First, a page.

Wednesday, August 5, 2015

The Grapes of Wrath, or A Big, Fat Trainwreck Waiting to Happen, by John Steinbeck


Title:  The Grapes of Wrath
Author:  John Steinbeck
Published:  1939
Challenges:  Back to the Classics (20th century classic); The Classics Club; Manly Reading List, and my little book club 

Fine!  Ostracize me.  I am not getting on the The Grapes of Wrath-is-the-most-awesome-American-story-ever bandwagon.  In my literary experience, this was a train wreck waiting to happen.  Naturally, if you take ignorant, uneducated, unskilled, unwise, superstitious people, and surround them with a world lacking of justice, law, and humanity, BAM! You will get instant victims. Add John Steinbeck's propaganda and I was left psychologically wrenched, mentally abused, emotionally aggravated, and plainly dumbfounded.  Throughout much of the story, I ignored and suppressed my disgust so I could finish the book; but my conscience told me it was not right.  When I got to the wretched, abrupt ending, I thought I could scream; but I spared myself the energy.

So let me just get this out of the way: The Grapes of Wrath is praised for its natural beauty - you know - Steinbeck's writing ability and style.  OK, I will give it that.  However, if I need beautiful writing about the land, I will read Willa Cather.  Another praise is that Steinbeck illustrates themes that are true, good, and right.  Ill-treatment begets ill-treatment and compassion begets compassion.  It's like the pay-it-forward game.  He also (overly) demonstrates that those in power can be inhumane, selfish and greedy.  Check.  But then he also expresses how desperate people are still capable of feeling and responding with sympathy and mercy toward others also in need.  True.  

Farming is a risky life.

I know that farm work is exceptionally insecure and risky work because so many particulars are running against you and are out of your ability to change.  Farmers had zero protections against these losses.  In addition, the 1930's in America were hard and desperate for everyone, all over the country.   But I think Steinbeck exaggerated his hopeless worldview for his own agenda, and I guess that is what you can do when you have the power of the pen.   

I personally feel terrible because I somewhat suggested this book for my little book club, and we discussed the possibility of curse words.  Some considered that it probably would not have bad language given that it was written in the 30's; but I was suspicious: "It's Steinbeck."  Sure enough, many characters in this story blasphemed God's name, especially the ex-preacher, of course. Everyone: man, woman, youth, unemployed, employed, poor, those better off. It did not matter. Apparently, no one in Steinbeck's world has any reverence for God.  And many characters have a foul mouth - again - especially the ex-preacher.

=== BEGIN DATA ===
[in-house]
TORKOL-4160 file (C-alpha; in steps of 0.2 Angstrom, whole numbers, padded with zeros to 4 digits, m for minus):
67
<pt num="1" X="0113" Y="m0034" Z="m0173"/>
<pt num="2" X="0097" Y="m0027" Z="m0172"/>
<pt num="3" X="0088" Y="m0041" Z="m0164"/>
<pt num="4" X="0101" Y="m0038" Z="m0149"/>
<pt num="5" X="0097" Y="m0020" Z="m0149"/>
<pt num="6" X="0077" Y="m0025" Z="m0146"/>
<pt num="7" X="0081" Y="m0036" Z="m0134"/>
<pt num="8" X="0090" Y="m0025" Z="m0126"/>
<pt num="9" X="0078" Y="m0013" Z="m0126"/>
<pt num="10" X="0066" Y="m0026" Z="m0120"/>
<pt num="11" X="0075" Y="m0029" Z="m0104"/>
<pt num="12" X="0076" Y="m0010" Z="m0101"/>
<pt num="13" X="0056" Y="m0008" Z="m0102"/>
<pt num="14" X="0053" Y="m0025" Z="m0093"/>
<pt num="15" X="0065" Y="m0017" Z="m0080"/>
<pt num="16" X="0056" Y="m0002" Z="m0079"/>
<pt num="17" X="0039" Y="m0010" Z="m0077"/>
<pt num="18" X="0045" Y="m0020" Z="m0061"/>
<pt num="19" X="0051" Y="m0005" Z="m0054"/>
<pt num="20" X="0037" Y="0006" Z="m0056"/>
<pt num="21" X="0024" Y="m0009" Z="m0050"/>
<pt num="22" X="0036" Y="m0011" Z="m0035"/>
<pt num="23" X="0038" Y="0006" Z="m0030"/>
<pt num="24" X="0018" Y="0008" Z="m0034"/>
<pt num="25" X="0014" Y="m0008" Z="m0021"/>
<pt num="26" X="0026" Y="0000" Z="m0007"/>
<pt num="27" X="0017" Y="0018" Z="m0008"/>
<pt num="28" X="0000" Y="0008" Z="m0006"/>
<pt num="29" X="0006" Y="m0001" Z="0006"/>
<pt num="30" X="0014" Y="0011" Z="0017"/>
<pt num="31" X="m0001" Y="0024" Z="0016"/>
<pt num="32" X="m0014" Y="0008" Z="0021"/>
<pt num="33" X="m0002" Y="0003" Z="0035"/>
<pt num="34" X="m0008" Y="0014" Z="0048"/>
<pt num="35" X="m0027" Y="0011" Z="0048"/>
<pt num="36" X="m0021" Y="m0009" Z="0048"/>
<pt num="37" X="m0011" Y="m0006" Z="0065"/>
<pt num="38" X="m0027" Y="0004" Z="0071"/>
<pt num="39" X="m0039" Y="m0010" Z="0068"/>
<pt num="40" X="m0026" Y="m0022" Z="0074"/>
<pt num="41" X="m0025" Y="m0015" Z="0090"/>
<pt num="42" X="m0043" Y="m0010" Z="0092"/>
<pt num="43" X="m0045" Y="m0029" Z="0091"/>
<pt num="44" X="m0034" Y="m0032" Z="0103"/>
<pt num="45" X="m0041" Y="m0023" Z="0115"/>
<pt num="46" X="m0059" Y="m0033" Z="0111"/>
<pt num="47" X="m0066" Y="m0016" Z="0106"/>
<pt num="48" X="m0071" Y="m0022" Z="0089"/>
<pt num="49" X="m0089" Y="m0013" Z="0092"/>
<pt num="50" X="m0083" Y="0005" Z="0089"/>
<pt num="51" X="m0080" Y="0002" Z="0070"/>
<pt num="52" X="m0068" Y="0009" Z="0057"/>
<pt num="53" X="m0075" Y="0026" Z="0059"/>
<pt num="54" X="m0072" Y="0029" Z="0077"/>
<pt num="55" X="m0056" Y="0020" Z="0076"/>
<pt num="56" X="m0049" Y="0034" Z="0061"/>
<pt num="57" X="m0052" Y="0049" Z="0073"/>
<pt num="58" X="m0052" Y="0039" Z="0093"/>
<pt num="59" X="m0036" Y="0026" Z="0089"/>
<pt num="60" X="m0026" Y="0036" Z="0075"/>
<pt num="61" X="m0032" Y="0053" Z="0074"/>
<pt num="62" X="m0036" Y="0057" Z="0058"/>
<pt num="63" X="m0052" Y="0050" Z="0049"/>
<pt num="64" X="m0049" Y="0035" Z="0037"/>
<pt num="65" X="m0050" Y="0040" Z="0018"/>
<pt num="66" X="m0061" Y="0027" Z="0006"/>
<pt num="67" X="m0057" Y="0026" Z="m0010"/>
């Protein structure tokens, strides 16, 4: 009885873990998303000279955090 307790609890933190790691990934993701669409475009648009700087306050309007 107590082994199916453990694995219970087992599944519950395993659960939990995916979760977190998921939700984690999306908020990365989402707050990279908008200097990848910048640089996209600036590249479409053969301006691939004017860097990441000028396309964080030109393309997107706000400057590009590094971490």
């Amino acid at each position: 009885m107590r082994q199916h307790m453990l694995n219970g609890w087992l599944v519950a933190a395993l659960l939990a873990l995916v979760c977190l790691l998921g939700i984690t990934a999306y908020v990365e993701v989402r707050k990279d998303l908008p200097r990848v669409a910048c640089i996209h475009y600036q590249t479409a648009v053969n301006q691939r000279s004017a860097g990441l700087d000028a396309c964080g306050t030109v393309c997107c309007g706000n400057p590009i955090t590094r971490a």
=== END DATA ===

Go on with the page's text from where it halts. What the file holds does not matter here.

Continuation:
Approaching dust storm in Texas, 1935

Steinbeck has awful theology.  He likes to use a lot of references and connections to Bible stories and characters; in fact, he likes to turn his characters into living Bible personalities. But please do not think he is a Christian writer or that The Grapes of Wrath has good Christian undertones (as I read in some opinions) because it does not.  Steinbeck is playing with these ideas because it is what he knows - his mother read them to him a lot - but he does not know Truth.  And if anything, his real issue is with religion, which is separate from faith, of which none of his characters have.

For example, the ex-preacher in the story is a wicked man, and he was never saved.  He does not know anything about God or saving grace, and the reader cannot impart wisdom from him, as I think Steinbeck wanted to portray.  It is a pet peeve of mine when authors have their characters meddle with Scripture and Christian Truth.  But it is even worse for me when I read Christian opinions rejoice over literature, as if the author has a Christian message.  Not here.

Migrant workers from Oklahoma

A Little Mexican-American History

Another thing, and this is for Steinbeck: he explained how the wicked Americans stole Mexican territory, like the property owners in California who were protecting their land from the desperate migrant workers, as if this was history repeating itself.  

Let me just help with a little filler: the Mexican government was unable and unwilling (because of the distance) to supply aid to settlers whom they permitted to live within their territory from frequent peaceful Indian raids, and they decided to put it up for sale.  They refused to sell it to the American government because slavery was still practiced in the U.S., and Mexico did not want to sell the territory to a nation that would spread slavery.  So they considered selling to France, or worse, England.  (No offense to the English, but America had just won the War of 1812 and did not feel like sharing the continent with English neighbors.  I totally understand.)  We could argue all day long that America had evil plans to expand the nation's borders, and that they used the tension following the Alamo loss to start the war; but whatever the case, it happened.  America won (and not without sacrifice.  The Mexicans were true warriors!).  And then after America stole the land, they paid the Mexican government a measly $15 million (which is like $380 million today). We seem to leave this part of history out of history when we recall the territory issue with Mexico, and Steinbeck perpetuates it here.